It seems that the late Peter Diamond (1913-1998) was widely loved and respected. Daniel Barenboim writes of a true witness of musical life, Radu Lupu of intelligence, warmth, friendship and loyalty.
Both expressed their gratitude in musical terms with a sparkling account of Mozart's E Flat concerto for two pianos, the one that the composer himself played with his pianist sister, Maria Anna.
Barenboim was the more playful participant, while Lupu was his more temperate alter ego. The first movement witnessed a marked contrast in their playing styles, with Lupu more prone to stress left-hand material (as in the beautiful second subject).
But as the concerto progressed, there was a noticeable shift towards greater equanimity, so that by the time they had finished, the two players were like two friends conversing on equal terms. Such artistry rightly inspired a storm of applause - and an impromptu performance of Mozart's loveliest duo-sonata slow movement. After the interval, Sir John Drummond spoke of Diamond's integrity, sense of humour and talents as an opera casting director.
These warm reflections were musically mirrored by three Brahms intermezzi, Op 117, sublime late utterances, the first of which Radu Lupu brushed with the softest of tones.
The second piece is like celestial salon music and Lupu's improvisatory reading was among the finest I've heard, especially when it came to the caressing return of the opening theme. The third had a solemn bardic quality and ended in the spirit of infinite sadness. Still, there was a pick-me- up close to hand when Teresa Berganza joined the ECO and Claudio Abbado for agile, unforced performances of Rossini's "Cruda sorte" from The Italian girl in Algiers and the habanera from Bizet's Carmen.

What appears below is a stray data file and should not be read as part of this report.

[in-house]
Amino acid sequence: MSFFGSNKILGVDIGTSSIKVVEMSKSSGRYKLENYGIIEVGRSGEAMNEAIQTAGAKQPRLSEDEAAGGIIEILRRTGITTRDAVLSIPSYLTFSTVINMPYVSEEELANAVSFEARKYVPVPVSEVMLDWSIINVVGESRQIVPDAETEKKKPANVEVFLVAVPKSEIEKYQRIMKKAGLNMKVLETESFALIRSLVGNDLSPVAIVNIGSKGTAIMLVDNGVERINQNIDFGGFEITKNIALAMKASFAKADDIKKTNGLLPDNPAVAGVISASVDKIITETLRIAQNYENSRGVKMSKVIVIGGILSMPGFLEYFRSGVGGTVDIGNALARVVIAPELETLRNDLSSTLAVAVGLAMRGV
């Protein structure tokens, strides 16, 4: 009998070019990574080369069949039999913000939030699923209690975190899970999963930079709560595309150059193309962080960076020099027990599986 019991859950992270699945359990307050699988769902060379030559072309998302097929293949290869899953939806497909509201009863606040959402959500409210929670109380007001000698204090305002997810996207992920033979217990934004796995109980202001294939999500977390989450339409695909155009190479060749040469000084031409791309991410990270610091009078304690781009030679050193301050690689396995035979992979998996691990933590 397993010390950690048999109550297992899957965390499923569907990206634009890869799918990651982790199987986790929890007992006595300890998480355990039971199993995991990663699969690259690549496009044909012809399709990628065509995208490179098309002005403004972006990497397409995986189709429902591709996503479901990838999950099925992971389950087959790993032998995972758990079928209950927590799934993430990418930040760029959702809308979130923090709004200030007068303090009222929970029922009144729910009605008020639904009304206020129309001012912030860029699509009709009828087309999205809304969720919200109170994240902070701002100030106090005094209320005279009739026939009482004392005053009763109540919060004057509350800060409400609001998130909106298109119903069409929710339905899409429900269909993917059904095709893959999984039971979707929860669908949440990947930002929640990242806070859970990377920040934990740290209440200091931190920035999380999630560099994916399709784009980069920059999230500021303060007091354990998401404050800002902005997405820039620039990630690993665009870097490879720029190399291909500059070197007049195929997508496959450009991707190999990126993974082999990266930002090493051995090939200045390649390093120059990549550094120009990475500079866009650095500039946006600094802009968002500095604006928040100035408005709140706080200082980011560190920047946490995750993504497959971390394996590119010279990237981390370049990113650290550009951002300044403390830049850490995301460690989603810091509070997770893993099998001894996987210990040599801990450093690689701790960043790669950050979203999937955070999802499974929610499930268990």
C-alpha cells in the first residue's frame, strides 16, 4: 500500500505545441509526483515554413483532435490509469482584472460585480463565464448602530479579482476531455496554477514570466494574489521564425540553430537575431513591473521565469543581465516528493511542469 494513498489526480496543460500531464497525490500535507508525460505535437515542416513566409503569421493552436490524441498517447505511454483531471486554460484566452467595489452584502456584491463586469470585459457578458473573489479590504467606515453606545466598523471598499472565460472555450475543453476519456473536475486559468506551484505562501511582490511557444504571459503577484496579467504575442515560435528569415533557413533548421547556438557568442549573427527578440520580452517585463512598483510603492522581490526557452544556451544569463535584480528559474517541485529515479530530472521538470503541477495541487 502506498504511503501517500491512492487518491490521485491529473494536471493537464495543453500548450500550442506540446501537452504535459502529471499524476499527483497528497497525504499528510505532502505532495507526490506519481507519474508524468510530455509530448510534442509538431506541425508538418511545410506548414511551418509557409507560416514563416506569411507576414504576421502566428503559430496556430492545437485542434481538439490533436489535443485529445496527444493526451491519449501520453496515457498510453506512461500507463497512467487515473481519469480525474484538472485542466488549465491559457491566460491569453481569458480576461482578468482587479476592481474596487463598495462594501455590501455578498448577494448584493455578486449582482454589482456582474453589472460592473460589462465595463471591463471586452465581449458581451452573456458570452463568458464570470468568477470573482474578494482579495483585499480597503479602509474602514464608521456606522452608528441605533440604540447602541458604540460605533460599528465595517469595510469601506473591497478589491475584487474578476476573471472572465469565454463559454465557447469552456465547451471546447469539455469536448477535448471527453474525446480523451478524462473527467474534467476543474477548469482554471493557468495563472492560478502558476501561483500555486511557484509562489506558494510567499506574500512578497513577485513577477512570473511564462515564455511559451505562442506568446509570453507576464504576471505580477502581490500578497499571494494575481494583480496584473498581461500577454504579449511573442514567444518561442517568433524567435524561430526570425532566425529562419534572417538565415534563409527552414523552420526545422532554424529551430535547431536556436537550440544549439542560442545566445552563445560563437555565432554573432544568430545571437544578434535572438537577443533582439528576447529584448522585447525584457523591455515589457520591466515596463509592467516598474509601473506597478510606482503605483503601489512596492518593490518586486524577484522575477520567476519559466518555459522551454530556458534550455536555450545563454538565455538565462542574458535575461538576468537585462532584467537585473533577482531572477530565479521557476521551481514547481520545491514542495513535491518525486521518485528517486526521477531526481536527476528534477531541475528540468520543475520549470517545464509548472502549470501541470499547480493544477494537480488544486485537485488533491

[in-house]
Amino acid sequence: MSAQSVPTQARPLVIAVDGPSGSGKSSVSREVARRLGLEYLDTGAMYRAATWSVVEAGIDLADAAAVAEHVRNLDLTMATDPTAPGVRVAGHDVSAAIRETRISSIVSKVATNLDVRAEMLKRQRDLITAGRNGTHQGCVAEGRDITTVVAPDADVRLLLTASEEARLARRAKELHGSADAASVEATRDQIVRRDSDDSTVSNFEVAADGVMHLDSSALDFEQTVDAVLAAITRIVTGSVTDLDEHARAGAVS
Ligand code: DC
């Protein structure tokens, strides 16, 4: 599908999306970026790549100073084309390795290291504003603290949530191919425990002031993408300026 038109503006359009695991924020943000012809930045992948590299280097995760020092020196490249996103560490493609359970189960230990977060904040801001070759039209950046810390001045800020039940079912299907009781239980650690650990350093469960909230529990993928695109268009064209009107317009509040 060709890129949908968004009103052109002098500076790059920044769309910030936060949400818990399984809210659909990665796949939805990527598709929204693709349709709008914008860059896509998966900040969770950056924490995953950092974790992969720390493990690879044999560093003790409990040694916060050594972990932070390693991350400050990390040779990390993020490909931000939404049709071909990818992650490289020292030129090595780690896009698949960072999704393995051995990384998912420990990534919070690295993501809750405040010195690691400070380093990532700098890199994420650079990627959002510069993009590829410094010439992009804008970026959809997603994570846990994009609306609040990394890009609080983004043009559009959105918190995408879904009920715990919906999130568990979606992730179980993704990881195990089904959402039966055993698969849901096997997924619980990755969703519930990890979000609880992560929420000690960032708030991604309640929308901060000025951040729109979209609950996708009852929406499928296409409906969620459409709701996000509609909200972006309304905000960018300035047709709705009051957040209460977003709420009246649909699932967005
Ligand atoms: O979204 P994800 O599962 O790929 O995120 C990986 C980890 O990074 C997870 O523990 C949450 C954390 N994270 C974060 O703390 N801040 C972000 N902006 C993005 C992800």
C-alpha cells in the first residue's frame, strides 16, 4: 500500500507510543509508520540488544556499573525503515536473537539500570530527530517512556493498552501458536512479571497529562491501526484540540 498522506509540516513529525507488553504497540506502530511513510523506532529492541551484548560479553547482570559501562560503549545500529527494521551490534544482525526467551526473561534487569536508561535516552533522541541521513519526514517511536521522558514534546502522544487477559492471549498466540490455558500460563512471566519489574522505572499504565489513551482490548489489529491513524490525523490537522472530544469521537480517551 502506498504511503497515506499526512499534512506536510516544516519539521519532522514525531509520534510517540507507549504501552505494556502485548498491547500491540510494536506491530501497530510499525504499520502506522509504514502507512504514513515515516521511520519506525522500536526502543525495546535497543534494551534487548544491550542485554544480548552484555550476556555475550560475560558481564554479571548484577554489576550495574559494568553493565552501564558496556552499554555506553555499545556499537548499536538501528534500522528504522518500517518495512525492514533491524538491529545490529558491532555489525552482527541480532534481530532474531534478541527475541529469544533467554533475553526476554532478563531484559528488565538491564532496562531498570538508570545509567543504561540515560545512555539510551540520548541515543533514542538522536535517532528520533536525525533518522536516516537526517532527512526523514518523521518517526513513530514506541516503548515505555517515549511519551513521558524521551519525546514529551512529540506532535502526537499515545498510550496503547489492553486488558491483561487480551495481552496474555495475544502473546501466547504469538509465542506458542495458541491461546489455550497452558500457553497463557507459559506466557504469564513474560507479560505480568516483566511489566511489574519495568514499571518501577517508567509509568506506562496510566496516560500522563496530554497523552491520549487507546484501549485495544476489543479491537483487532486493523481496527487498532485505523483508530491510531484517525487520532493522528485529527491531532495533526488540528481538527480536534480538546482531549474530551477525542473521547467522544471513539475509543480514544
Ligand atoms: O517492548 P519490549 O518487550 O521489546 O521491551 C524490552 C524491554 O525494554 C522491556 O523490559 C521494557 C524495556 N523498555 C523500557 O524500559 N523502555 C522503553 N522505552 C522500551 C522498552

No one could pretend that the voice is as vibrant as it once was, but neither could they deny that Berganza's artistry is still very much intact.
The concert closed as it had opened, with purely orchestral music. Barenboim's overture was a sprightly Marriage of Figaro, whereas Abbado signed off with two popular movements from Schubert's Rosamunde ballet music, trim, minutely observed readings generous with repeats, and crisply phrased.
As tributes go, this one couldn't have concluded with greater taste or finesse. I have a feeling Diamond would have approved.